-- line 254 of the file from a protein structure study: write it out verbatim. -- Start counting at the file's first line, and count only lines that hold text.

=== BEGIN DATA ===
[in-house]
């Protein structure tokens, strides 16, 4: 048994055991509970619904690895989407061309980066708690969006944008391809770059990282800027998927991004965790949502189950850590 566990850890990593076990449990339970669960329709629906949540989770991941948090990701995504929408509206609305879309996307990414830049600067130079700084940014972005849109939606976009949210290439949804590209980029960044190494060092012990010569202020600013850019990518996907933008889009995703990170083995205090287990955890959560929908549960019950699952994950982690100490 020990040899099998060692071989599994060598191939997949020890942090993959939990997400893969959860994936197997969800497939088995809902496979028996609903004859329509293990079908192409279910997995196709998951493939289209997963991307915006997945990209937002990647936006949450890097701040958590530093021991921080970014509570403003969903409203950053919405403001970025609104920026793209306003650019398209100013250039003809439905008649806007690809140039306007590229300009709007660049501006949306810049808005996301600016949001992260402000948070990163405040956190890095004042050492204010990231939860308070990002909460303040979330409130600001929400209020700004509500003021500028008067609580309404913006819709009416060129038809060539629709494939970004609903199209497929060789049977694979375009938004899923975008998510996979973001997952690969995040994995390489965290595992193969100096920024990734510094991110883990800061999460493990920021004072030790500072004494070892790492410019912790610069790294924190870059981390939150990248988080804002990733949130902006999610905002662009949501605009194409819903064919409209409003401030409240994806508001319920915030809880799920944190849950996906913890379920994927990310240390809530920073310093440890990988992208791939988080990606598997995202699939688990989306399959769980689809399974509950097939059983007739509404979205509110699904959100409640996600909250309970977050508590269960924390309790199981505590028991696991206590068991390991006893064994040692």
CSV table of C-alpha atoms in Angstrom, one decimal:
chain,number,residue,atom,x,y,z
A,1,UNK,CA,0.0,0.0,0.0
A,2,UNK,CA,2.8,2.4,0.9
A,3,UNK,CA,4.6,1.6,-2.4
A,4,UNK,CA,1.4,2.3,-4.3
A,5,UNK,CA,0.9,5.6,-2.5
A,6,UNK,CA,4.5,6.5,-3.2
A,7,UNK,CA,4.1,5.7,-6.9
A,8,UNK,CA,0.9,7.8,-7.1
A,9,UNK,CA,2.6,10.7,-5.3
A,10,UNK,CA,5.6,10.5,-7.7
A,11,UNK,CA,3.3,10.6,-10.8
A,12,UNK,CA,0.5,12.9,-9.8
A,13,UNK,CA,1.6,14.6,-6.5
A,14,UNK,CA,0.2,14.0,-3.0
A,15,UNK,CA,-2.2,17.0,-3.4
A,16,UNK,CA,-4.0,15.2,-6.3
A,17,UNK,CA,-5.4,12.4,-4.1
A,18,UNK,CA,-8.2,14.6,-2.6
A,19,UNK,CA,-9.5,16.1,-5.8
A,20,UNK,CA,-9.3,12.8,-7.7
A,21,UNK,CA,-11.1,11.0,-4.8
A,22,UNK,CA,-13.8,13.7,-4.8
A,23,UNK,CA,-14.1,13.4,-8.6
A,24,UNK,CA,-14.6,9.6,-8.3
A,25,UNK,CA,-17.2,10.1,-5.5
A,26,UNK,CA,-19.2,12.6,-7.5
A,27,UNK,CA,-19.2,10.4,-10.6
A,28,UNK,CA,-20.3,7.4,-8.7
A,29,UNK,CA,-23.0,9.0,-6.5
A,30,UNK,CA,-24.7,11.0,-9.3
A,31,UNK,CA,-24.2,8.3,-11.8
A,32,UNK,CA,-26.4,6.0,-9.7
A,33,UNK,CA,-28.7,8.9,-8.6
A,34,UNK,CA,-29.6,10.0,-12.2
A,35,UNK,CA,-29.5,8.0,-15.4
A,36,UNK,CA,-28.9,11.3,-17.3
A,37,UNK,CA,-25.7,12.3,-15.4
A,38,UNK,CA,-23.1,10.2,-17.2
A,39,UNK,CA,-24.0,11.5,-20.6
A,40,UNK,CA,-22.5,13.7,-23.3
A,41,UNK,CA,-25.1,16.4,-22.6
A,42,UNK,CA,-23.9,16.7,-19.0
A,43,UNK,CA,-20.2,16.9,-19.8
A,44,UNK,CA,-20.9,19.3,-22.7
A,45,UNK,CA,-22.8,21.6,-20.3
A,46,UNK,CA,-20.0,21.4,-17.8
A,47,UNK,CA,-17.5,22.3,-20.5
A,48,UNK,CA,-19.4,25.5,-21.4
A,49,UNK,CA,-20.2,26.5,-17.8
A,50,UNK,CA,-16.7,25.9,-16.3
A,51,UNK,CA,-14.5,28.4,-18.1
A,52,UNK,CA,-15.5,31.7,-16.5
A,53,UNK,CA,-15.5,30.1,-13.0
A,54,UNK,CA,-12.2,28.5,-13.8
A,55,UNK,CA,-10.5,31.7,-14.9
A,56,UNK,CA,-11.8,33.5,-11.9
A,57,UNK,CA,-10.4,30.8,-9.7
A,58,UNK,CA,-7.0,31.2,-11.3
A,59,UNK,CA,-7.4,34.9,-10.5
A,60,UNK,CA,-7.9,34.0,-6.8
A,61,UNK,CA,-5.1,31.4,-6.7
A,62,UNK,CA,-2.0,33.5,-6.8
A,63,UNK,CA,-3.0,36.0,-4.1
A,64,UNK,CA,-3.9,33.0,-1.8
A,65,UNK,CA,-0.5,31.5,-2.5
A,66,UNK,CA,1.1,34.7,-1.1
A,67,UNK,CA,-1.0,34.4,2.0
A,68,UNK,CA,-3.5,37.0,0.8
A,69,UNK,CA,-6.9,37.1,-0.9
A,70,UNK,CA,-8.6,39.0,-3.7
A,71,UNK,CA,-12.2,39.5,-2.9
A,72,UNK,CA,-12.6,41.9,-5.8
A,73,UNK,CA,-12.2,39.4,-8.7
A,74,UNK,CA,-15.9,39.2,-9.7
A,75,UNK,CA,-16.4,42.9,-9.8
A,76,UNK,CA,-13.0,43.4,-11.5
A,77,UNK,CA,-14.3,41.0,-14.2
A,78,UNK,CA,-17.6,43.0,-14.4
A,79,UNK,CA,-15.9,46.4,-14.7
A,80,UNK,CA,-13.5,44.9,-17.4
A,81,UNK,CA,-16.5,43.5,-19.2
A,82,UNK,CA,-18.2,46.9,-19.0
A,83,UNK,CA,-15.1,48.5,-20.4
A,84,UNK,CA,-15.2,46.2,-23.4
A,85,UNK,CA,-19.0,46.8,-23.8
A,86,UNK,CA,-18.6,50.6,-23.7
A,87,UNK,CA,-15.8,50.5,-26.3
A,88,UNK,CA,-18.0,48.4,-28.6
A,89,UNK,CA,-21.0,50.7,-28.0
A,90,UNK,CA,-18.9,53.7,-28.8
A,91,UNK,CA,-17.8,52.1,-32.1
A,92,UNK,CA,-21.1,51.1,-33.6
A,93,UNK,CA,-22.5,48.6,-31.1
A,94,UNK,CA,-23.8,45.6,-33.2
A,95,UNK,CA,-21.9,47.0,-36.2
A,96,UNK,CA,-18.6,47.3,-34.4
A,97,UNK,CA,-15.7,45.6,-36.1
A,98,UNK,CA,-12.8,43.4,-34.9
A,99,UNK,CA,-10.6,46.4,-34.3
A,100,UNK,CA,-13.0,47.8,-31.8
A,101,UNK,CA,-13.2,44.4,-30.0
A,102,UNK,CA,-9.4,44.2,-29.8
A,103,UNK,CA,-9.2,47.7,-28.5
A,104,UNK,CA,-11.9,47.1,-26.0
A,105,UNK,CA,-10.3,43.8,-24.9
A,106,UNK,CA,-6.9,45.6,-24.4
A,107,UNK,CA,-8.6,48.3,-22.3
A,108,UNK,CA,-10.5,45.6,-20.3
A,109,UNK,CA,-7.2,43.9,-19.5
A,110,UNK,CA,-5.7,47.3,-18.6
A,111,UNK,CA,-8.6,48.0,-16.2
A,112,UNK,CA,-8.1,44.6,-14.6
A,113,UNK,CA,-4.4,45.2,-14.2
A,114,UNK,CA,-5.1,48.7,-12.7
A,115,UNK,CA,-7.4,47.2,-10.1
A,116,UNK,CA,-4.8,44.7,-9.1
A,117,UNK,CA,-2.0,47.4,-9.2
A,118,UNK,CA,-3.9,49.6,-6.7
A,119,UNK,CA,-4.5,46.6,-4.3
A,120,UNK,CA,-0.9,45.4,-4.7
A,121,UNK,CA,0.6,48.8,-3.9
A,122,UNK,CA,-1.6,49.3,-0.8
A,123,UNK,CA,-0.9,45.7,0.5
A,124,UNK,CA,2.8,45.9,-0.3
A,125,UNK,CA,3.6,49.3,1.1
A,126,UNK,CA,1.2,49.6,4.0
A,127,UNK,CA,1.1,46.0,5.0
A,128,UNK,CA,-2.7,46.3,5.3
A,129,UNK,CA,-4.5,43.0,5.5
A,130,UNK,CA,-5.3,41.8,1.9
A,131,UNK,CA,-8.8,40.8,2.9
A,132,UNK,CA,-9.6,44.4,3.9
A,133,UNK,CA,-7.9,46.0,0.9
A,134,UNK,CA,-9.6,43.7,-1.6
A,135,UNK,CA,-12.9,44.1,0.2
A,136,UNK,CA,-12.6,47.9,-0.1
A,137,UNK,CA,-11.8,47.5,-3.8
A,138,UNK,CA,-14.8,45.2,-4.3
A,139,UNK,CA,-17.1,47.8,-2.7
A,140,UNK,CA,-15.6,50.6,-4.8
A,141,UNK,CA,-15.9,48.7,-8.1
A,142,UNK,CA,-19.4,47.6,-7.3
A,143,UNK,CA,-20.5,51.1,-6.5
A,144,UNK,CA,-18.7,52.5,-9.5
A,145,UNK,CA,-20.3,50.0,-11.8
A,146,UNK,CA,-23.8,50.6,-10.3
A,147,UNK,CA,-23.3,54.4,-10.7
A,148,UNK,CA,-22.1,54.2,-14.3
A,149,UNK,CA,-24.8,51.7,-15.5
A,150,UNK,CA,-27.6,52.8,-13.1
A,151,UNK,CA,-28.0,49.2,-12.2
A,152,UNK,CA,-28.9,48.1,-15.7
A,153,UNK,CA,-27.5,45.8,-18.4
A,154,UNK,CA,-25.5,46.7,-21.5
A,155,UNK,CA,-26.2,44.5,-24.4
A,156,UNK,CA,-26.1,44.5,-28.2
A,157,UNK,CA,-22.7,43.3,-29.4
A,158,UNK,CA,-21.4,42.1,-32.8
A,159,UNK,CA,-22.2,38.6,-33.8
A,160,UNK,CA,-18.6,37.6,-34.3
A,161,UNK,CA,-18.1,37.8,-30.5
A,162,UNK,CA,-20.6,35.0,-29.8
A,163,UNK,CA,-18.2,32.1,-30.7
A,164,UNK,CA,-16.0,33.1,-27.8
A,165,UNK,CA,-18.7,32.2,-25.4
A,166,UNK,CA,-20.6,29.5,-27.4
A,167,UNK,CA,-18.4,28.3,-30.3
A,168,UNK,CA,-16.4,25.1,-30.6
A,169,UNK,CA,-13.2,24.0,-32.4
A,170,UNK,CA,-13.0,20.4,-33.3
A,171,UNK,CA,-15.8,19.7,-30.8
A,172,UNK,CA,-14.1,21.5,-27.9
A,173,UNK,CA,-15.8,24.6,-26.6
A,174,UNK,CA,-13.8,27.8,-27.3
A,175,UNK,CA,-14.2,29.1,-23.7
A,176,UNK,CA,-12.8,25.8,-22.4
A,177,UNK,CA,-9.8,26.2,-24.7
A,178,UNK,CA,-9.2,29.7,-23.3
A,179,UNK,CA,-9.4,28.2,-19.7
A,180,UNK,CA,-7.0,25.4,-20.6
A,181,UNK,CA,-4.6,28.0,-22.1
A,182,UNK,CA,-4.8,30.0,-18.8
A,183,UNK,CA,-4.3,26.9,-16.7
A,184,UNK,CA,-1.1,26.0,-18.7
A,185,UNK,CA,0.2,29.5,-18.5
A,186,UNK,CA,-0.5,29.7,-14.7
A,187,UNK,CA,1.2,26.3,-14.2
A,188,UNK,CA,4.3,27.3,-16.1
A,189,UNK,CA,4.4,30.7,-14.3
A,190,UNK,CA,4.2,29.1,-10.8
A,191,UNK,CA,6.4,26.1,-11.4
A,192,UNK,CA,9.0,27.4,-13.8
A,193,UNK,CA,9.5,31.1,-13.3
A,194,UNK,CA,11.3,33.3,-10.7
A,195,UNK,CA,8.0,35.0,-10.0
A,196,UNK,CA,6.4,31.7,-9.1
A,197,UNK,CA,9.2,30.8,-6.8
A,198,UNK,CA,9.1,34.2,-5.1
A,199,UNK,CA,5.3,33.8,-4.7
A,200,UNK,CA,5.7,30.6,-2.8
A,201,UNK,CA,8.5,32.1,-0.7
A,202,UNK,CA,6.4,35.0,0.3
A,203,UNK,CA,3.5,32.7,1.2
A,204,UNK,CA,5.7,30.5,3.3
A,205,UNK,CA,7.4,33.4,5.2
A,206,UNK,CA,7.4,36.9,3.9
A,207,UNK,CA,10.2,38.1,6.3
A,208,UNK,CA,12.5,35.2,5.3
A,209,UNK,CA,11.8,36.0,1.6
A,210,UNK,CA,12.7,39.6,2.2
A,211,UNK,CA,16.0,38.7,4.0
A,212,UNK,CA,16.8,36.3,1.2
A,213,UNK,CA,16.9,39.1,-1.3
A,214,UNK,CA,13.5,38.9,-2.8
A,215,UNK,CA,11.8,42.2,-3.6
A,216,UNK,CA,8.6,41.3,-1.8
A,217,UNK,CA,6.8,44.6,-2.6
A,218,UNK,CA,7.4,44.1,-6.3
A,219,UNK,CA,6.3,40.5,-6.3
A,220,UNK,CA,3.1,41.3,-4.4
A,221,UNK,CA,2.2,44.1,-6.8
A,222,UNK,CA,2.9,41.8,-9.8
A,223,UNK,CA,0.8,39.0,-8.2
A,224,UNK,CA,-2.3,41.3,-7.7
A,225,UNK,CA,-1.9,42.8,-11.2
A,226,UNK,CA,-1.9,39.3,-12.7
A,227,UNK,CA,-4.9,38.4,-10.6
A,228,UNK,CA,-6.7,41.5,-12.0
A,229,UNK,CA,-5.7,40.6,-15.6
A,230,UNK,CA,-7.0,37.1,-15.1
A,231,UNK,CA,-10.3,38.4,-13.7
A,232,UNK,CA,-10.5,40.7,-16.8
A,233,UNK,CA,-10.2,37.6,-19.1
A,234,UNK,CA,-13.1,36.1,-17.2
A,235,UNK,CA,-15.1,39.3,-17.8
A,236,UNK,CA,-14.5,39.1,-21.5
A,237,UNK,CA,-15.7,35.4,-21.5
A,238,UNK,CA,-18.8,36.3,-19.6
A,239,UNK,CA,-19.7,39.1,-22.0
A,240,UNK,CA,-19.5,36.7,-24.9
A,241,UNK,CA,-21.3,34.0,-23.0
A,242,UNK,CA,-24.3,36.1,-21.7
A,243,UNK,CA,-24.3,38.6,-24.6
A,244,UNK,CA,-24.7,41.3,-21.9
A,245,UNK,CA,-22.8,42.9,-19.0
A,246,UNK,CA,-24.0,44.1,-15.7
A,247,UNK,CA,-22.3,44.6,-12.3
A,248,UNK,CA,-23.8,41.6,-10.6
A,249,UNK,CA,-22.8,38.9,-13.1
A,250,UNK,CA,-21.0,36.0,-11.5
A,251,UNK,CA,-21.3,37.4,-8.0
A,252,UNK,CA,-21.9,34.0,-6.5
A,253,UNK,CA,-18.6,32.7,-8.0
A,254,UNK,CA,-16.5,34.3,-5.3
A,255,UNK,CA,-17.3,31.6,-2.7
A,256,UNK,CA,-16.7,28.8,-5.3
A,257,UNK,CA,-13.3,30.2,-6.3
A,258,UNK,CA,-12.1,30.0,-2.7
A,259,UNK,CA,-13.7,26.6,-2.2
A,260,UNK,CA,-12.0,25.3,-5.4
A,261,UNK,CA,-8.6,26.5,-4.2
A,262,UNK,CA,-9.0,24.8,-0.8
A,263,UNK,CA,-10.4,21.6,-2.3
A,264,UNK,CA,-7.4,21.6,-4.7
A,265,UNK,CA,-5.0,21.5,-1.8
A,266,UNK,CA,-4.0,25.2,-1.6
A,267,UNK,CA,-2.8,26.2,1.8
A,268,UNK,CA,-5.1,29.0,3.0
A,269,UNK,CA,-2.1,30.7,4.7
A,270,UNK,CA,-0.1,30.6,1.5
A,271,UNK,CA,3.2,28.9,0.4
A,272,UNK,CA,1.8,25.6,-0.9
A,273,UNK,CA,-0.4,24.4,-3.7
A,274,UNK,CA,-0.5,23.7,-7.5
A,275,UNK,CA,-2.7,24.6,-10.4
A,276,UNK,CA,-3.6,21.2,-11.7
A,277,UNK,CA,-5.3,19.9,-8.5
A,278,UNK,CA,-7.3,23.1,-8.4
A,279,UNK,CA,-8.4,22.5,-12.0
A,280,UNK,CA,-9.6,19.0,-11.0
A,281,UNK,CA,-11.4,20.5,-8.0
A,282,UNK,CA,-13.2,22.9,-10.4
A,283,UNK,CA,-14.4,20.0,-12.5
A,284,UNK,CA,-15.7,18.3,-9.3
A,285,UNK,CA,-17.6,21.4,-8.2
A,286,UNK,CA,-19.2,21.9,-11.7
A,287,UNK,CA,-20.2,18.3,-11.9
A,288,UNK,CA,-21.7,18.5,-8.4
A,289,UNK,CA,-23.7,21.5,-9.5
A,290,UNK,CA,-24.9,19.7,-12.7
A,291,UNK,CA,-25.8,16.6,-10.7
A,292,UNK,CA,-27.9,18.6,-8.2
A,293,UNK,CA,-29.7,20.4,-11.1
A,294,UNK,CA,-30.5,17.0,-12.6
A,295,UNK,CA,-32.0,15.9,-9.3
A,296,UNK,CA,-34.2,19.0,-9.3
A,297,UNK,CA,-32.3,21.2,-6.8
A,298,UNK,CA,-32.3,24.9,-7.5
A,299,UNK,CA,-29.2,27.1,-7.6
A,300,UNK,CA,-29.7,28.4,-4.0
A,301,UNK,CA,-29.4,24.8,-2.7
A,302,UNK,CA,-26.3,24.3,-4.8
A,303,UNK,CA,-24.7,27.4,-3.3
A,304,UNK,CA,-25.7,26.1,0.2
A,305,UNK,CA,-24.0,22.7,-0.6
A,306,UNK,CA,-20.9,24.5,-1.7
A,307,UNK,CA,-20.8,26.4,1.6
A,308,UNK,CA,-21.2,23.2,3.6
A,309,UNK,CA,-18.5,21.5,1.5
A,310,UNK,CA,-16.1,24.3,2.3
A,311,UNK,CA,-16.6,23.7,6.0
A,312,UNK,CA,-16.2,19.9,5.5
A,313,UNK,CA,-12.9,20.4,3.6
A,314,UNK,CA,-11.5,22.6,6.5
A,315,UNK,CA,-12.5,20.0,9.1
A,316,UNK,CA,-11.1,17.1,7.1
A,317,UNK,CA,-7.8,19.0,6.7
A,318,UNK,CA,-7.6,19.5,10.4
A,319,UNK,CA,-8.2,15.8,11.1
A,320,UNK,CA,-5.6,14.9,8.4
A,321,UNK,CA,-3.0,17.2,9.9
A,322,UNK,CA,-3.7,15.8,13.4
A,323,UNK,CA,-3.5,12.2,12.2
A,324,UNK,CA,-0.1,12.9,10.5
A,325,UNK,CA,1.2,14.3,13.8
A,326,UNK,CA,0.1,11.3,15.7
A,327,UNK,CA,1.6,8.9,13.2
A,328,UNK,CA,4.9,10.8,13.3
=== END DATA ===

A,250,UNK,CA,-21.0,36.0,-11.5